By 2:15 p.m., Jim and I were on our way out of Belgrade, heading south toward Nis. An hour and a half later, we pulled off the main road onto a side road that led to the farming village of Cuetojevac. The small rural clinic is run by a young, single doctor named Branko Gajic. The clinic receives no government help but does receive some support from a foundation.

Right next to the spotless little clinic was an old, ornate Serbian Orthodox church. The Communists had closed up the church and shot the priests years ago, but in the past few years, the government had granted permission for the quaint edifice to reopen for worship. We were invited to enter the sanctuary, and the bearded priest in his flowing, black robes showed us around.

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The priest has taken his mission quite seriously. He opened a Bible school to train the children on the weekends and organized adult Bible studies in the evenings during the week. The villagers who had been forbidden to pursue anything religious during the Communist days are now very eager to learn. Before we left the village, the mayor came to greet us, and the people at the clinic insisted we sit down and have a cheese sandwich and a piece of melon with them before we continued our journey.

Next Week: Total Acceptance in Nis


Serbia July 16-24, 2000 Part 3 Confusion and Chaos in Belgrade

Belgrade, Serbia: July 16 -17, 2000: Anna Marie has cried only twice when she dropped me off at the airport terminal in Denver. Once was when I went to Baghdad, Iraq, and the other time was today, when she dropped me off on Sunday for the trip to Belgrade.

“When I see you walk through those airport doors, I never know if I’ll ever see you again,” she said. Then she apologized for crying.

I cannot tell you how much the two of us depend upon the travel promises in Psalm 91. At the airport is where the rubber really meets the road. There are no outside pressures making me do what I do with Project C.U.R.E. It truly is a love gift to God. And Anna Marie and I are both totally a part of that gift.

As soon as I determined that I should go to Belgrade, I began reading everything I could get my hands on about the history of the Balkans and how the most recent unrest started. I read newspapers, books, news magazines, and briefing papers. I even asked Jim Peters and the US State Department to give me materials and had Anna Marie glean information from the Internet. I took a lot of the documents with me on the plane for continued reading.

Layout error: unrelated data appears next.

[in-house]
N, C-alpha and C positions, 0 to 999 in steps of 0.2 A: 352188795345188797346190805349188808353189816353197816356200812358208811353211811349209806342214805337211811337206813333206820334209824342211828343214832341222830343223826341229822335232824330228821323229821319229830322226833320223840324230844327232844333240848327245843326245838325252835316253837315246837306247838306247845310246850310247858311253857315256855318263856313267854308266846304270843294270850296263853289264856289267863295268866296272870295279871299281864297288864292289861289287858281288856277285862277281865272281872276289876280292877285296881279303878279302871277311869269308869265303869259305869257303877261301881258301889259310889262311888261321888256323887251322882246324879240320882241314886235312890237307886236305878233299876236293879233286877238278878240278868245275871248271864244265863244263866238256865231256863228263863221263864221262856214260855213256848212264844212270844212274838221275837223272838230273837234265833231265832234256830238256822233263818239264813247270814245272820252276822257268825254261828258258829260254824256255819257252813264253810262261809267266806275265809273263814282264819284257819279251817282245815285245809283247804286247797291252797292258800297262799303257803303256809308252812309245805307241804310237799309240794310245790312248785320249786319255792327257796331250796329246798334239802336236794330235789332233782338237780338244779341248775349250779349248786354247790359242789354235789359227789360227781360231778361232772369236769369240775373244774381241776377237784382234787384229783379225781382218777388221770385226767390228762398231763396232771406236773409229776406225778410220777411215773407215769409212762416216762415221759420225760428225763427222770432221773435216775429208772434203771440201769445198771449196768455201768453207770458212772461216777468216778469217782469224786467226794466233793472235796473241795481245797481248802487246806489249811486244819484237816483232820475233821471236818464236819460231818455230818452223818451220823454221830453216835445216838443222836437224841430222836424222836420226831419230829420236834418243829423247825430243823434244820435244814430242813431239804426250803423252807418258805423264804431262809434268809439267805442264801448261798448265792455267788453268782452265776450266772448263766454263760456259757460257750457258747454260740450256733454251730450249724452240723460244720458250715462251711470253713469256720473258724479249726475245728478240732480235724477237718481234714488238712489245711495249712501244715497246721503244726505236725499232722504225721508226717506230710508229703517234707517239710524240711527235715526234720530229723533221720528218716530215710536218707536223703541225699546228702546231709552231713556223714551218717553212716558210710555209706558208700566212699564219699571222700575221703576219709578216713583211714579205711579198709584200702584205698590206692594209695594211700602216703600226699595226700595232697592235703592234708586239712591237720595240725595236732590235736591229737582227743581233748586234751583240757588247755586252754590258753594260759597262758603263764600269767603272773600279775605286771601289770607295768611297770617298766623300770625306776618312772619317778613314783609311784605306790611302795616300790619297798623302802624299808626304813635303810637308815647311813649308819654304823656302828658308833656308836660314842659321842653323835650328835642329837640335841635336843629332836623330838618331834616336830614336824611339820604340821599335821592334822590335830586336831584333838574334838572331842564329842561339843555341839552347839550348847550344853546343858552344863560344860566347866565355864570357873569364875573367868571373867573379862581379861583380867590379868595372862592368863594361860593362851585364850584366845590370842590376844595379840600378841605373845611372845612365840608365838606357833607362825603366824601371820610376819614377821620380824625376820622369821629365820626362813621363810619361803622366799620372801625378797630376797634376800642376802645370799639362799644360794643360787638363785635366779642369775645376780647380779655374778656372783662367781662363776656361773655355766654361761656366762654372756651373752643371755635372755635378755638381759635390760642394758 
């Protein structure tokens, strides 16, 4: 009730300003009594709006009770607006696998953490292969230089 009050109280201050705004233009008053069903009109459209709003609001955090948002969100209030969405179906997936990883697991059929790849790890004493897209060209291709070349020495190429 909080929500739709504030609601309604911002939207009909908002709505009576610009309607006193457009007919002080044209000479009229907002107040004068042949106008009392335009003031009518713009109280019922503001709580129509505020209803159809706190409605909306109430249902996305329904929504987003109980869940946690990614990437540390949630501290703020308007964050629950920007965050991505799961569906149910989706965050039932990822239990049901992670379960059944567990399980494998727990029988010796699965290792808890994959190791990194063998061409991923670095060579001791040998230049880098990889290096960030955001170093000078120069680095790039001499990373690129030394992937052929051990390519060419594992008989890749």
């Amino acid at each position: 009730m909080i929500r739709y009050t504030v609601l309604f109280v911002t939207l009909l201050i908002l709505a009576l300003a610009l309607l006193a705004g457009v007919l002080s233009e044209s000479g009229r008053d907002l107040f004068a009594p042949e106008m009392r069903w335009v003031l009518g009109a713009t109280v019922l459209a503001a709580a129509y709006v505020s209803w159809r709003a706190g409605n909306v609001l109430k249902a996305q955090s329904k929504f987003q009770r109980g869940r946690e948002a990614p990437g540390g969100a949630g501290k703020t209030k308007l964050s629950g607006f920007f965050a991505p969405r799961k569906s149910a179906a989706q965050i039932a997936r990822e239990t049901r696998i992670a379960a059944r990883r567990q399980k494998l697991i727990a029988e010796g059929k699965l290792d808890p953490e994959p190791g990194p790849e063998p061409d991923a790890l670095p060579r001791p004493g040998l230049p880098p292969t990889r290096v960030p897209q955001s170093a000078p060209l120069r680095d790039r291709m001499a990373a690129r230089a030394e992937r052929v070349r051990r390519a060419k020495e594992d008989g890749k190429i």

United Airlines flight 296 departed Denver at 10:00 a.m. and flew to Dulles Airport in Washington D.C. After a couple hours’ layover, Jim Peters and I were to have boarded United flight 962 to Munich, Germany. However, the plane scheduled to make the Munich flight was hit by lightning on the incoming flight, so we were delayed an additional four hours while the electrical maintenance people and engineers thoroughly checked out the equipment. I was worried about making the connection to Belgrade in Munich. If Jim and I missed our connection, there were no alternative flights to Yugoslavia.

During and after the US and NATO bombing of Belgrade, all air traffic was halted into Yugoslavia. The flights just resumed, and there are still very few flights scheduled. In fact, when Jim and I were first making our travel plans, we had to consider flying into Budapest, Hungary, and taking a bus from Budapest to Belgrade.

The woman at the United flight desk figured it out for me and said that if our plane could take off by 9:00 p.m., we could still just make the Lufthansa connection in Munich to Belgrade. At 9:15 we were given clearance to depart and left Washington. I knew then that Jim and I would have to run through the terminal in Munich if we were to catch the flight to Belgrade.

Somehow we made the connection, and our luggage was even properly transferred. We arrived in Belgrade around two o’clock in the afternoon, and to my surprise, I wasn’t hassled at passport control or customs for being an American. Olga and Alexander Cvetanovic met us at the airport. Olga is the daughter of one of Jim’s deceased brothers. She has a PhD and a very responsible job. Alexander is an engineer and has designed projects and airports not only throughout Europe but all over the world. He is also head of the engineering department at the university in Belgrade.